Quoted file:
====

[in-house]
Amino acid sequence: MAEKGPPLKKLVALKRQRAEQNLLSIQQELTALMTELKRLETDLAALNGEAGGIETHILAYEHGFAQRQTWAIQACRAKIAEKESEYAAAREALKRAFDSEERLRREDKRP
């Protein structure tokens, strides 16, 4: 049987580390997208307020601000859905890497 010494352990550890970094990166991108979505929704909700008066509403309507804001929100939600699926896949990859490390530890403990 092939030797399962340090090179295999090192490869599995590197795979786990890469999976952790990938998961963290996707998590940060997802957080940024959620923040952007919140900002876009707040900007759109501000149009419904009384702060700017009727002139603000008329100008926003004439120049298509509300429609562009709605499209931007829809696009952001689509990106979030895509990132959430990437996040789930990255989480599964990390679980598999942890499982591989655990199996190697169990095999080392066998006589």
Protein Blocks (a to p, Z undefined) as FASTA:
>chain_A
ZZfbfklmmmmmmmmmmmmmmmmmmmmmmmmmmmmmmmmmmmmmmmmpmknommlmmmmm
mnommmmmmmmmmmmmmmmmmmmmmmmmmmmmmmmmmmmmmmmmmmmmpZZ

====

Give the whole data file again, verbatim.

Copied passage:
[in-house]
Amino acid sequence: MAEKGPPLKKLVALKRQRAEQNLLSIQQELTALMTELKRLETDLAALNGEAGGIETHILAYEHGFAQRQTWAIQACRAKIAEKESEYAAAREALKRAFDSEERLRREDKRP
């Protein structure tokens, strides 16, 4: 049987580390997208307020601000859905890497 010494352990550890970094990166991108979505929704909700008066509403309507804001929100939600699926896949990859490390530890403990 092939030797399962340090090179295999090192490869599995590197795979786990890469999976952790990938998961963290996707998590940060997802957080940024959620923040952007919140900002876009707040900007759109501000149009419904009384702060700017009727002139603000008329100008926003004439120049298509509300429609562009709605499209931007829809696009952001689509990106979030895509990132959430990437996040789930990255989480599964990390679980598999942890499982591989655990199996190697169990095999080392066998006589």
Protein Blocks (a to p, Z undefined) as FASTA:
>chain_A
ZZfbfklmmmmmmmmmmmmmmmmmmmmmmmmmmmmmmmmmmmmmmmmpmknommlmmmmm
mnommmmmmmmmmmmmmmmmmmmmmmmmmmmmmmmmmmmmmmmmmmmmpZZ